Fairfax Addiction Recovery Program to Benefit Jail Population

from the Virginia Department of Health’s Office of the Chief Medical Examiner, drug overdose fatalities have risen in the past 10 years to become the most common form of death, surpassing gun and motor vehicular deaths. More than 1,530 overdose deaths occurred, the leading causes being fentanyl and heroin, followed by prescription medication misuse. These statistics represent a ten-year peak for Virginia.

Additional topics at the symposium included prevention and medication disposal methods and how substance use is linked to a nationwide stigma.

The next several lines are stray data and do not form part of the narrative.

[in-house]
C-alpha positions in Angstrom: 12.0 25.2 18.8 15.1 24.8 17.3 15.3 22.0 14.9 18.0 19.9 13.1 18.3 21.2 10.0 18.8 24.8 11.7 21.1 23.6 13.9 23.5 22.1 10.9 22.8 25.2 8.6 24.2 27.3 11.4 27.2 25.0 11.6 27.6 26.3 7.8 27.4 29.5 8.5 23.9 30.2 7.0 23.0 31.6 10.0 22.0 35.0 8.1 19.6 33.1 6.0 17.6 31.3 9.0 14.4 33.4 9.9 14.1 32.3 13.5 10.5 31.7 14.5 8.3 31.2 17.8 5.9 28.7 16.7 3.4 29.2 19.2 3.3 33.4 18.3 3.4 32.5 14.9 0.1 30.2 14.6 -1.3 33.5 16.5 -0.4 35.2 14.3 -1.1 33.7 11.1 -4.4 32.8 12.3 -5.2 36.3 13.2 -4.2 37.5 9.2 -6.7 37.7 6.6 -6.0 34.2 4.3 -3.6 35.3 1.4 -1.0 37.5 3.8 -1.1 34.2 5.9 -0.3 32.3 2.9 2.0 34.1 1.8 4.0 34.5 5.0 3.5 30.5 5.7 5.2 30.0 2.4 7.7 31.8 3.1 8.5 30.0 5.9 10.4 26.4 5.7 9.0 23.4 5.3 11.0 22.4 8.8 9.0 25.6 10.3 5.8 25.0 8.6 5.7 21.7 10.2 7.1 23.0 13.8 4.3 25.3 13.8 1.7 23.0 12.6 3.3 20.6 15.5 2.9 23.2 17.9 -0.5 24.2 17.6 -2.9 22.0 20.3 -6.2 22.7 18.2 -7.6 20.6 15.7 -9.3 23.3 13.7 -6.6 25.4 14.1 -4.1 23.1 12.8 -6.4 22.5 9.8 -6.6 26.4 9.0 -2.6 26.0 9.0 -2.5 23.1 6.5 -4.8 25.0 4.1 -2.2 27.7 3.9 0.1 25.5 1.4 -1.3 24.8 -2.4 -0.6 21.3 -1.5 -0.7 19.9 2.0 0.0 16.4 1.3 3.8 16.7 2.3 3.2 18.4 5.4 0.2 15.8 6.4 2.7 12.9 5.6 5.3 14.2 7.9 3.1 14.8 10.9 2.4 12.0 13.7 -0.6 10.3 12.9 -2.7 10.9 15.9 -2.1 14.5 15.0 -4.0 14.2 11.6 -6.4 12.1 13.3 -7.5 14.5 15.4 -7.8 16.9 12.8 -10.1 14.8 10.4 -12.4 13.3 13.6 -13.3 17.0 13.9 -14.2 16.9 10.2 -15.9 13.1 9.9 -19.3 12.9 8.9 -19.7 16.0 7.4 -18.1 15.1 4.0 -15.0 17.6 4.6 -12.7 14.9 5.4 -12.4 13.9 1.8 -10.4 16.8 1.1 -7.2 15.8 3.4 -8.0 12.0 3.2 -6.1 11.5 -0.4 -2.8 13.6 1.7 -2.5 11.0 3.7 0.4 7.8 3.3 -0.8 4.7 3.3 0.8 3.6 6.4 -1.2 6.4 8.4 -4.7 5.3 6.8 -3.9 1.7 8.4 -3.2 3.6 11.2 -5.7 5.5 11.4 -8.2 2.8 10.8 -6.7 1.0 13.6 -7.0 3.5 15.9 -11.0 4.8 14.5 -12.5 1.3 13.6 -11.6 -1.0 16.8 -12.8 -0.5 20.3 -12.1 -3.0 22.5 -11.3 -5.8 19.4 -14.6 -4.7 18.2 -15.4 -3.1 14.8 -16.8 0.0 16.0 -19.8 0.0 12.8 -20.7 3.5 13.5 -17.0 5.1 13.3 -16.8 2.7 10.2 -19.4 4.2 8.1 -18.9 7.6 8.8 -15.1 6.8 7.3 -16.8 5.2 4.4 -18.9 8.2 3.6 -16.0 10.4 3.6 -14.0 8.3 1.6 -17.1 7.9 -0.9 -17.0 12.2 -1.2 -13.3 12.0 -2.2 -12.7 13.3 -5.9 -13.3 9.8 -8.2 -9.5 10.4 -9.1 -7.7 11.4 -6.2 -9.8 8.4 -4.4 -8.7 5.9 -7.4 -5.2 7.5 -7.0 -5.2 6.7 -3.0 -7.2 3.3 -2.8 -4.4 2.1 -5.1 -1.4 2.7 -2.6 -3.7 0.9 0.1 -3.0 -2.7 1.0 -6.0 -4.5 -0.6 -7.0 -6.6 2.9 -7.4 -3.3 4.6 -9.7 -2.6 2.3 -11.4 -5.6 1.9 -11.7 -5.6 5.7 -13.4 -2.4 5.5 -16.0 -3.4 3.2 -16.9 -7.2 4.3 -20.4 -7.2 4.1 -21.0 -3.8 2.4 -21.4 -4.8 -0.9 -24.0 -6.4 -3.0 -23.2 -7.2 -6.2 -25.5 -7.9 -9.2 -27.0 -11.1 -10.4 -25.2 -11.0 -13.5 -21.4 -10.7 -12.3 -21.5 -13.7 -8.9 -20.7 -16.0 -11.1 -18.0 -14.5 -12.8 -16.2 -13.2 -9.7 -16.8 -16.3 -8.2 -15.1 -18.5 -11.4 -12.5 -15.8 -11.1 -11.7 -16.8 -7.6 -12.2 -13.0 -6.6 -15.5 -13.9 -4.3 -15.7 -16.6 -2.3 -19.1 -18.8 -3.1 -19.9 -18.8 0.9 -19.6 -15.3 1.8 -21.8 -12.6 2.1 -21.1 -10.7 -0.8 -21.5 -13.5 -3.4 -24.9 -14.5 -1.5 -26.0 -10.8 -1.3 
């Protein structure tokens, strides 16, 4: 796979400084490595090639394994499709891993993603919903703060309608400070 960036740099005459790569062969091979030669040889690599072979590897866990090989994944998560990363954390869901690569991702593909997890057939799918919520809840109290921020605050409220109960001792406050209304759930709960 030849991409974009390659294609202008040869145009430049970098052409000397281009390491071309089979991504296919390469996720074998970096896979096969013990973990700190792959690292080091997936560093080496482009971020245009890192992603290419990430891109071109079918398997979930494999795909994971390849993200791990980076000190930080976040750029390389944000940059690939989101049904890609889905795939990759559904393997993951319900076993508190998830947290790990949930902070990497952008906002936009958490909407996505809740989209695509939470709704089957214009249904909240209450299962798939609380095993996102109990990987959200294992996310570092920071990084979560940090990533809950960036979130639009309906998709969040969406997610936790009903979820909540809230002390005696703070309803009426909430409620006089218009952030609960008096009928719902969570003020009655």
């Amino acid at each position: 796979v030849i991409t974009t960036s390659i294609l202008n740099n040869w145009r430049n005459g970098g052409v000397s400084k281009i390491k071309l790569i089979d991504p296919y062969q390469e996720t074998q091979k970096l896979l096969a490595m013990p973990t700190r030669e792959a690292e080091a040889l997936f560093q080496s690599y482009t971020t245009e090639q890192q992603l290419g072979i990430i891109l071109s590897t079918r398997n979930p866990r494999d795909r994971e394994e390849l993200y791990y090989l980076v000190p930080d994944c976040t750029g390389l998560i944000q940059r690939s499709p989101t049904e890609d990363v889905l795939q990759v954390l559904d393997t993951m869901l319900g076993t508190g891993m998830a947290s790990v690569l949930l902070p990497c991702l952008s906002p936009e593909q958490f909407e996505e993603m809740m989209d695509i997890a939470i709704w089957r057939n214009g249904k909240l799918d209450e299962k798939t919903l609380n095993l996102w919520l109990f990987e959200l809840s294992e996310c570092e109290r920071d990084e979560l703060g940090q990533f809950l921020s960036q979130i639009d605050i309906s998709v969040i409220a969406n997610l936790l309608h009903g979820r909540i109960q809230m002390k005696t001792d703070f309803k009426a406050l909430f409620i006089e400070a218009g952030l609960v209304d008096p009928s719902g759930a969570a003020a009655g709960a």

The Director of the Prince William Health Institute, Alison Ansher, noted that many patients have utilized medication collection sites to dispose of their expired or unused prescriptions.

In addition, government and medical officials have discussed ways to formally recognize substance use disorders as chronic medical conditions and avoid stigmatizing language.

Kincaid anticipates once the FADC’s addiction recovery program is in place it will be a model for the Commonwealth of Virginia. The program is tentatively scheduled to be put into effect in September.

After patients have gone through the program, she said that she hopes they continue on the road to recovery.